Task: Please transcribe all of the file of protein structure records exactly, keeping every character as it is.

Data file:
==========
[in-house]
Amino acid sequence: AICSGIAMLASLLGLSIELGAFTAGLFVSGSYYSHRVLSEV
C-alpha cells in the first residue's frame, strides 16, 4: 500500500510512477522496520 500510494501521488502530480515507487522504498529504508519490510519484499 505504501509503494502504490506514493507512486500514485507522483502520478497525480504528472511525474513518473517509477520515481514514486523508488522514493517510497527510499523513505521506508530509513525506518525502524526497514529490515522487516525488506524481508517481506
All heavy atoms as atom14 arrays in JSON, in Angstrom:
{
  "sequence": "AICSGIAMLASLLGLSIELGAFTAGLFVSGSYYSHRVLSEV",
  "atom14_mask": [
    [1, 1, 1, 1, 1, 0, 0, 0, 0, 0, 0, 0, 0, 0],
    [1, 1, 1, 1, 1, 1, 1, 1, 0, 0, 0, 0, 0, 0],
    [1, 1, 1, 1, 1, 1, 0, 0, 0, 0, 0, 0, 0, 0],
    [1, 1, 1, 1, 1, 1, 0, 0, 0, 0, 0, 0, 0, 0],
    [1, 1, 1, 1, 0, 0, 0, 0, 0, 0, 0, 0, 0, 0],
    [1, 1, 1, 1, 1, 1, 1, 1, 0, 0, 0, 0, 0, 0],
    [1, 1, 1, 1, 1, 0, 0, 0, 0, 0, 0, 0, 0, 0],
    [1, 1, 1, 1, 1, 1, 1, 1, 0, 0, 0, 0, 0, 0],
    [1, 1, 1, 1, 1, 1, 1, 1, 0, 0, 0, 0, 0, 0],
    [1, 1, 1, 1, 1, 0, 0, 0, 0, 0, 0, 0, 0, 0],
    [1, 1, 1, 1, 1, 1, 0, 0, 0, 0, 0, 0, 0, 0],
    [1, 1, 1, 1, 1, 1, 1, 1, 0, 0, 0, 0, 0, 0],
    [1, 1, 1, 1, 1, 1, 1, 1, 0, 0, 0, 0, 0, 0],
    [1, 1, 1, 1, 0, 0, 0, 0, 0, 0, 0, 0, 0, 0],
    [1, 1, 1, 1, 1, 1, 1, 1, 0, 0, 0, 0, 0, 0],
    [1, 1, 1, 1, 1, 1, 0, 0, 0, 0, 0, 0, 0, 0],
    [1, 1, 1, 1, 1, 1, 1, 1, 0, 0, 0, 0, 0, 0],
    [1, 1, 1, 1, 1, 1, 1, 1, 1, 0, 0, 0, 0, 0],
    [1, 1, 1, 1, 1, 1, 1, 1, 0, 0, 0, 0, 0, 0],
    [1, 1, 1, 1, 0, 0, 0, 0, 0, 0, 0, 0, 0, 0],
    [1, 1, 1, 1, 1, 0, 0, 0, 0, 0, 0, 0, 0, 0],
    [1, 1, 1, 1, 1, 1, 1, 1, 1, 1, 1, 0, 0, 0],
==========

[in-house]
Amino acid sequence: AICSGIAMLASLLGLSIELGAFTAGLFVSGSYYSHRVLSEV
C-alpha cells in the first residue's frame, strides 16, 4: 500500500510512477522496520 500510494501521488502530480515507487522504498529504508519490510519484499 505504501509503494502504490506514493507512486500514485507522483502520478497525480504528472511525474513518473517509477520515481514514486523508488522514493517510497527510499523513505521506508530509513525506518525502524526497514529490515522487516525488506524481508517481506
All heavy atoms as atom14 arrays in JSON, in Angstrom:
{
  "sequence": "AICSGIAMLASLLGLSIELGAFTAGLFVSGSYYSHRVLSEV",
  "atom14_mask": [
    [1, 1, 1, 1, 1, 0, 0, 0, 0, 0, 0, 0, 0, 0],
    [1, 1, 1, 1, 1, 1, 1, 1, 0, 0, 0, 0, 0, 0],
    [1, 1, 1, 1, 1, 1, 0, 0, 0, 0, 0, 0, 0, 0],
    [1, 1, 1, 1, 1, 1, 0, 0, 0, 0, 0, 0, 0, 0],
    [1, 1, 1, 1, 0, 0, 0, 0, 0, 0, 0, 0, 0, 0],
    [1, 1, 1, 1, 1, 1, 1, 1, 0, 0, 0, 0, 0, 0],
    [1, 1, 1, 1, 1, 0, 0, 0, 0, 0, 0, 0, 0, 0],
    [1, 1, 1, 1, 1, 1, 1, 1, 0, 0, 0, 0, 0, 0],
    [1, 1, 1, 1, 1, 1, 1, 1, 0, 0, 0, 0, 0, 0],
    [1, 1, 1, 1, 1, 0, 0, 0, 0, 0, 0, 0, 0, 0],
    [1, 1, 1, 1, 1, 1, 0, 0, 0, 0, 0, 0, 0, 0],
    [1, 1, 1, 1, 1, 1, 1, 1, 0, 0, 0, 0, 0, 0],
    [1, 1, 1, 1, 1, 1, 1, 1, 0, 0, 0, 0, 0, 0],
    [1, 1, 1, 1, 0, 0, 0, 0, 0, 0, 0, 0, 0, 0],
    [1, 1, 1, 1, 1, 1, 1, 1, 0, 0, 0, 0, 0, 0],
    [1, 1, 1, 1, 1, 1, 0, 0, 0, 0, 0, 0, 0, 0],
    [1, 1, 1, 1, 1, 1, 1, 1, 0, 0, 0, 0, 0, 0],
    [1, 1, 1, 1, 1, 1, 1, 1, 1, 0, 0, 0, 0, 0],
    [1, 1, 1, 1, 1, 1, 1, 1, 0, 0, 0, 0, 0, 0],
    [1, 1, 1, 1, 0, 0, 0, 0, 0, 0, 0, 0, 0, 0],
    [1, 1, 1, 1, 1, 0, 0, 0, 0, 0, 0, 0, 0, 0],
    [1, 1, 1, 1, 1, 1, 1, 1, 1, 1, 1, 0, 0, 0],